In accordance with another feature of the instant invention, the central axis of the mounting portion of the pin is diametrically displaced relative to the aperture away from the location of engagement between the third, intermediate beam and the aperture sidewall subsequent to initial engagement therebetween. Such displacement of the central axis of the mounting portion of the pin provides the intermediate beam with an increased moment arm with which to further stabilize the pin's angular relationship with the aperture. It is noted that the ability of the intermediate beam to resiliently "float" between the outer beams subsequent to the assembly of the pin connector system of the instant invention, in combination with the torsional preloading of the outer beams achieved during such system assembly, ensures the resilient accommodation of torsional loads within the mounting structure of the connector system itself without resort to deleterious relative rotation between the pin and the aperture, as is typically found in prior art pin connector systems.
FIG. 1 is a perspective view, partially broken away, of an assembled pin connector system in accordance with the instant invention;
FIG. 2 is an elevational view of the compliant pin of FIG. 1, partly broken away;
FIG. 3 is a side elevational view of the pin of FIG. 2;
FIG. 4 is a cross-sectional view of the pin taken substantially along the line 4--4 of FIG. 2, rotated 90° clockwise, and shown in relation to a maximum and minimum diameter aperture in a circuit board;
FIG. 5 is a cross-sectional view of the pin within the plane of the upper surface of the circuit board upon initial engagement of the mounting portion of the pin with the aperture sidewall; and
FIG. 6 is a cross-sectional view of the assembled pin connector system taken substantially along line 6--6 of FIG. 1.
As seen in FIG. 1, a compliant pin 10, in accordance with a constructed embodiment of the instant invention, is preferably fabricated from a singe piece of flat metal or other conductive material and adapted to be press into an aperture 12 in a printed circuit board 14. The pin 10 is adapted to be electrically connected to conductors of any desired configuration at an upper terminal or head portion 15 and a lower terminal or tail portion 16 thereof (not shown), as well as to be electrically connected to conductive plating 17 within the aperture 12 in the circuit board 14. A minimum thickness circuit board 14 is illustrated in solid lines, the dashed lines indicating the degree of penetration of the pin 10 in a maximum thickness circuit board.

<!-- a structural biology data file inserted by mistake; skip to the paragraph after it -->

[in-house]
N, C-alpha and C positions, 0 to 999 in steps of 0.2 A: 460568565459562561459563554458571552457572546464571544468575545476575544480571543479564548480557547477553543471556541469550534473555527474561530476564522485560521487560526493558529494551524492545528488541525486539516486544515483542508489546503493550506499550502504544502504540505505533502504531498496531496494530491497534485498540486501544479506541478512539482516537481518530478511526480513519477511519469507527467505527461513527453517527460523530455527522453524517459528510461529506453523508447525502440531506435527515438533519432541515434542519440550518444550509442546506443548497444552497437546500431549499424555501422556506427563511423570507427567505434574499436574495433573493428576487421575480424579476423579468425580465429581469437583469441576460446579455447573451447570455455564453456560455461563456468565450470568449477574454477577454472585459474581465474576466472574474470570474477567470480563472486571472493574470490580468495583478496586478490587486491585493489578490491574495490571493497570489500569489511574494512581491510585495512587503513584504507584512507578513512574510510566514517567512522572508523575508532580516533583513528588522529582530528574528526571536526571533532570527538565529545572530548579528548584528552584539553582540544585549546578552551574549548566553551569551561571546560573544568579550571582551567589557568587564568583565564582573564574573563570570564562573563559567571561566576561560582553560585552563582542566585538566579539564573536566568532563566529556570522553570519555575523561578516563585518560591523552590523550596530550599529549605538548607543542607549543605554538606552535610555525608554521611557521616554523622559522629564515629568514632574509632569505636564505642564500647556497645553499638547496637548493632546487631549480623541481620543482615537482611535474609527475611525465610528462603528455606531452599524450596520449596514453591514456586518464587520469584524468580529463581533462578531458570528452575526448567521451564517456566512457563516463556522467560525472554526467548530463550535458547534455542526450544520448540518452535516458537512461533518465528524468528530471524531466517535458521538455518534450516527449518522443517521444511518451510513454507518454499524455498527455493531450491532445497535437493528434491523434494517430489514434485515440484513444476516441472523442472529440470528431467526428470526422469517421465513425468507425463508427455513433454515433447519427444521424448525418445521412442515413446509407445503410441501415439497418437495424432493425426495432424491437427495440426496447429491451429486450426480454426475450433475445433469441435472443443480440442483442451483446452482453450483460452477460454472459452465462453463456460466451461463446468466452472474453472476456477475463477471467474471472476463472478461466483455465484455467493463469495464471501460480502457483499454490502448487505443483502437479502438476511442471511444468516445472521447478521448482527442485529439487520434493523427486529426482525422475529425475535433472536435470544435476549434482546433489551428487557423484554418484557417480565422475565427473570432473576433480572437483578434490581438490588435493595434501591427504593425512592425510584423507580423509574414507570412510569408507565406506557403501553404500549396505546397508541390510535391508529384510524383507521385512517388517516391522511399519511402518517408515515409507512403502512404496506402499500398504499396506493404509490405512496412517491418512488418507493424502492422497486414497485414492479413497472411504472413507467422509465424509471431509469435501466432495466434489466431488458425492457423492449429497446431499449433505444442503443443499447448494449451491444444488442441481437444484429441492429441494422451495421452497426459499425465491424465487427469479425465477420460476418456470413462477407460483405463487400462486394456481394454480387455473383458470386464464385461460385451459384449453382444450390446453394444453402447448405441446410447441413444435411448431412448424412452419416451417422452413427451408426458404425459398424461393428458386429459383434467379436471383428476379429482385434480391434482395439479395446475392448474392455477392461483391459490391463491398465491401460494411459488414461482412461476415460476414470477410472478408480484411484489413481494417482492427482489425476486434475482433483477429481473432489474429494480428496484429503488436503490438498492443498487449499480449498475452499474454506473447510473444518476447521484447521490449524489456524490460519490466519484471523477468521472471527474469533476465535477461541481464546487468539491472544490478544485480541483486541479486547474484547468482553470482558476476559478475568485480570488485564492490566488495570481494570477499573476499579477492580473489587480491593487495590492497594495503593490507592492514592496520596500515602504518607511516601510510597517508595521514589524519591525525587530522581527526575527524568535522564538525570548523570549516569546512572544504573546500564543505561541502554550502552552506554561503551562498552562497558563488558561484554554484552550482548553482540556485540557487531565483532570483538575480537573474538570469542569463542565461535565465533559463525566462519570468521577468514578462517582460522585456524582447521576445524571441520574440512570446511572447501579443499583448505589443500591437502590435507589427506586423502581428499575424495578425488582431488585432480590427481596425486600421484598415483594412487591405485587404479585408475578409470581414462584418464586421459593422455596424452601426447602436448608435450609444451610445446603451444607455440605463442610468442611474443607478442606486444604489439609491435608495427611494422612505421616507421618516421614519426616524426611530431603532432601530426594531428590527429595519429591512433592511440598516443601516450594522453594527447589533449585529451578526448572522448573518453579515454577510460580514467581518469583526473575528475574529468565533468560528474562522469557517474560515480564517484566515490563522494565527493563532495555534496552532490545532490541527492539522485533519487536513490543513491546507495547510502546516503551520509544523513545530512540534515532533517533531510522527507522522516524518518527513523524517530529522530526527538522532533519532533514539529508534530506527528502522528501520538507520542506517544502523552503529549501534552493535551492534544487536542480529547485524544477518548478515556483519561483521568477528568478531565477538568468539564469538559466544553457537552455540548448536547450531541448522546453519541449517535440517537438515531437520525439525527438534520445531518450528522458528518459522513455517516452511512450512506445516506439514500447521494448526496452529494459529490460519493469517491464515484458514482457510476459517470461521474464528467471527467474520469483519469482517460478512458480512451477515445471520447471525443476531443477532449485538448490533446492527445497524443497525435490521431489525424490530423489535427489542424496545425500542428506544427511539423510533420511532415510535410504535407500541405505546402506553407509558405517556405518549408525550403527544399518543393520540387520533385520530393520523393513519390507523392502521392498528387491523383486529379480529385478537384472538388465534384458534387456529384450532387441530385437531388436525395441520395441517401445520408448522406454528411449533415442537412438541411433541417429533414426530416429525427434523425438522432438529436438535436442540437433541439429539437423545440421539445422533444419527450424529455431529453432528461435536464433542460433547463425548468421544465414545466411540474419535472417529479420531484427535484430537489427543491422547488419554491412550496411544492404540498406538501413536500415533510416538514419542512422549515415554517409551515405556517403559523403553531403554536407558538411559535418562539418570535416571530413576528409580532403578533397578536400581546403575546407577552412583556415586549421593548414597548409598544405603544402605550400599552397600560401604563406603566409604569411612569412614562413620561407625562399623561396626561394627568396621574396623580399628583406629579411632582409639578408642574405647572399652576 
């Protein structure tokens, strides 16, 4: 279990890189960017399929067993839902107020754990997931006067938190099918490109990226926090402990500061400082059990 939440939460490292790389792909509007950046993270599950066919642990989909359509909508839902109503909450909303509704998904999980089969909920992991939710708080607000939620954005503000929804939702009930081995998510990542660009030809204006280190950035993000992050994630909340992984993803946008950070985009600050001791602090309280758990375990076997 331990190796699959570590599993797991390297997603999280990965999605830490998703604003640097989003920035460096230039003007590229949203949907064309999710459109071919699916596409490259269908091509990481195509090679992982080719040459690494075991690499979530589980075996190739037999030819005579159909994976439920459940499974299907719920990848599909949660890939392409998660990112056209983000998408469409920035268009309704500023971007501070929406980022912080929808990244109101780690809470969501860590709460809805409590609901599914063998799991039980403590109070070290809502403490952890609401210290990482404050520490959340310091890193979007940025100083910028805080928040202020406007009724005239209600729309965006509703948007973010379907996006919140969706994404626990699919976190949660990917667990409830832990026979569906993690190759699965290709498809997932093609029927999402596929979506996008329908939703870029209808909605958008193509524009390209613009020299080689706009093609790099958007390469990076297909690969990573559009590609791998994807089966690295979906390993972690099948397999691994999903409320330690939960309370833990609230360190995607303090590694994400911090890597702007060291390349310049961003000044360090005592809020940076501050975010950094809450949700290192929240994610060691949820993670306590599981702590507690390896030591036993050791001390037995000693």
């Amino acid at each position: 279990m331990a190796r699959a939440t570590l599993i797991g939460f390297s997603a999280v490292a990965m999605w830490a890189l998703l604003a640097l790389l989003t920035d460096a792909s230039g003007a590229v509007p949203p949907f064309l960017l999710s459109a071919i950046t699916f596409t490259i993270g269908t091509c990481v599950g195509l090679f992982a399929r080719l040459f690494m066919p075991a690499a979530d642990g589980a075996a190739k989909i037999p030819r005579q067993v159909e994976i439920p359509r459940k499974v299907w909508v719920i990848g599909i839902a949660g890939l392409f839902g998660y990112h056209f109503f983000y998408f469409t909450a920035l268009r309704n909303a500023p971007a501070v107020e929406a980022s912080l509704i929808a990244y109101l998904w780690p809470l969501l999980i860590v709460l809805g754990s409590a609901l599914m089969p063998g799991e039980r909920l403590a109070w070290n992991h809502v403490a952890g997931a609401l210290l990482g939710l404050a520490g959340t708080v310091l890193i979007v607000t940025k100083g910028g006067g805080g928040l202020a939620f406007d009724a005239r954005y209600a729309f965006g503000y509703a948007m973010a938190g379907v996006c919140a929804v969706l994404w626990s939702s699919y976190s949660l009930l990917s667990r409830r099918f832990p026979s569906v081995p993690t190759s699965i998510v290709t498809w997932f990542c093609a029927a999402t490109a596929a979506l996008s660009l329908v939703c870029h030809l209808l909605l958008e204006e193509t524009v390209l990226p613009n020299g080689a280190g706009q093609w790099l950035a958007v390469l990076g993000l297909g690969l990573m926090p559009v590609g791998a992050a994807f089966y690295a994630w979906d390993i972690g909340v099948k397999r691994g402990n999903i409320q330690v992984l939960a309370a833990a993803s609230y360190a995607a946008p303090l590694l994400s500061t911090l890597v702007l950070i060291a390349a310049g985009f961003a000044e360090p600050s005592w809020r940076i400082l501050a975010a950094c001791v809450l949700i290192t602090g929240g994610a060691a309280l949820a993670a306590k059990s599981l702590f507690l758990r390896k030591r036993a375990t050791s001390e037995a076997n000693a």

As shown in detail in FIGS. 2 and 3, the head portion 15 of the pin 10 has shoulders 18 and 19 thereon that limit penetration of the pin 10 into the circuit board 14. A shank portion 21 of the pin 10 comprises two outboard beams 22 and 24, and a third beam 20 disposed therebetween. The beams 20, 22 and 24 are disposed in a generally triangular array thereby to mount the pin 10 within the aperture 12 in the circuit board 14.
More specifically, the beams 20, 22 and 24 are bent radially outwardly during formation of the pin's mounting portion 21 so that the beams are radially spaced from one another with the arcuate edge surfaces 26, 28 and 30 thereof lying in and defining a circle of predetermined diameter greater than the maximum diameter of the aperture 12 in the circuit board 14. As best seen in FIG. 4, the beams 20, 22 and 24 are initially expanded during pin manufacture to describe with the arcuate edge surfaces 26, 28 and 30 thereof a circle having a radius R6, said radius R6 being greater than the radius R5 of a maximum size aperture Amax. Thus, when the pin 10 is inserted into an aperture 12 having a radius equal to or less than the radius R5 of a maximum size aperture Amax, the beams 20, 22 and 24 of the mounting portion 21 thereof contract radially inwardly, with the arcuate edge surfaces 26, 28 and 30 of beams 20, 22 and 24, respectively, making line contact with the aperture sidewall 17 at three distinct locations L3, L1 and L2 thereabout, respectively, in the manner described hereinbelow.
It is noted that the arcuate edge surfaces 26, 28 and 30 of beams 20, 22 and 24 are provided with radii of development R1, R2 and R3, respectively, each being equal to the radius R4 of a minimum aperture Amin, as illustrated in FIG. 4. Thus, when the pin 10 is inserted into a minimum aperture Amin in the circuit board 14, the beams 20, 22 and 24 will be radially inwardly contracted to the extent that the arcuate edge portions 26, 28 and 30 thereon, respectively, are concentric with the inner surface of the aperture Amin. As a result, the arcuate edge surfaces 26, 28 and 30 of beams 20, 22 and 24, respectively, never engage the aperture 12 of the circuit board 14 in a manner that brings the circumferentially spaced side corners 32-34, 36-38 and 40-42 thereof into biting contact with the aperture sidewall 17. The aforesaid relationship precludes scoring of the aperture 12 and compromise of circuit board 14 integrity.